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Superb School Co-operate Education
One Benefit of Co-op Education: Likelihood of a Job

Article from New York Times

DETROIT - The recession could give new life to co-operative education, programs that combine college classes with jobs in related fields that have been around for more than a century.

Cautious employers "increasingly see that hiring a co-op graduate is a good strategy, since they know they are getting someone with experience," said Paul Stonely, president of the National Commission for Cooperative Education, a trade organization based in Boston.

The popularity of co-operative programs peaked about 15 years ago, before the federal government discontinued financial assistance. Now, colleges must rely on companies and agencies that are able - and willing - to take on young, temporary employees.

About 400 colleges offer co-operative programs, with the biggest enrollment in about two dozen schools.

Nationally, 95 percent of co-op students that participate in co-operative education have a job when they graduate, according to the commission. More than 60 percent accept permanent jobs from the employers for whom they worked while in school.

"Employers have the benefit of trial employment, they have the ability to try these young people out," said Peter J. Franks, executive director and associate vice provost of the Steinbright Career Development Center at Drexel University. "And they're getting people with fresh ideas."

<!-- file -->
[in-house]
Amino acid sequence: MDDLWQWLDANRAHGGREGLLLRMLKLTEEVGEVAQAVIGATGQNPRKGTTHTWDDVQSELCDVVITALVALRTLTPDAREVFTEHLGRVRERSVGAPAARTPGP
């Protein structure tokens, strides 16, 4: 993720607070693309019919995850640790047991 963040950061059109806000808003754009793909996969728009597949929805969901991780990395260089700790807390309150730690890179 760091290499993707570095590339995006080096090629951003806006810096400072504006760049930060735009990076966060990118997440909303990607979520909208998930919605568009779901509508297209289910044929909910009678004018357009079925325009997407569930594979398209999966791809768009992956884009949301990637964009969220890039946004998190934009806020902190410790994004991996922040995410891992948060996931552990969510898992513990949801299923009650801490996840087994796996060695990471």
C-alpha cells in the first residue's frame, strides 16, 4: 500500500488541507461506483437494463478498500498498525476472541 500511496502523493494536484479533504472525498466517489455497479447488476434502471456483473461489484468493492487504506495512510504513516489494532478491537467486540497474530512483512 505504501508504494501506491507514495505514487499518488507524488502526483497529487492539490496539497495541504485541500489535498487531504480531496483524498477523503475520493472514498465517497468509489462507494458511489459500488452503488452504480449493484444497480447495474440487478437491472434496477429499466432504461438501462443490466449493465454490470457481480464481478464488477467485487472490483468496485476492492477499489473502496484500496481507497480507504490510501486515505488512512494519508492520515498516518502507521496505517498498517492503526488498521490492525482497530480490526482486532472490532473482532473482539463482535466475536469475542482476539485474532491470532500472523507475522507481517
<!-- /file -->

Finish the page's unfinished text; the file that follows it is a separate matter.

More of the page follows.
Drexel, in Philadelphia, has offered co-op education since 1919. As at Kettering University in Flint, Mich., students attend class six months, then work six months. About 1,600 university-approved employers participate in programs that are available in all 73 majors.

Co-op education is required in a third of Drexel's courses, and 92 percent of its students, many in business and engineering take part, Mr. Franks said.

Drexel enrollment has grown to 21,537 last year from 12,016 in 1999. And the co-op program "is one of the main reasons they came here," Mr. Franks said.

Most Drexel students work in the Philadelphia area, although the trend among co-ops is to offer more options out of state, and even globally. Half the students are expected to be offered permanent jobs by their co-op employers.

Companies also save money because co-op employees do not receive health insurance or other benefits.

Although the university has placed about 1,000 students in internships annually since 2000, the number of students obtaining positions fell 20 percent last fall compared with two previous semesters, said Jody Queen-Hubert, executive director of co-op and career services at Pace.
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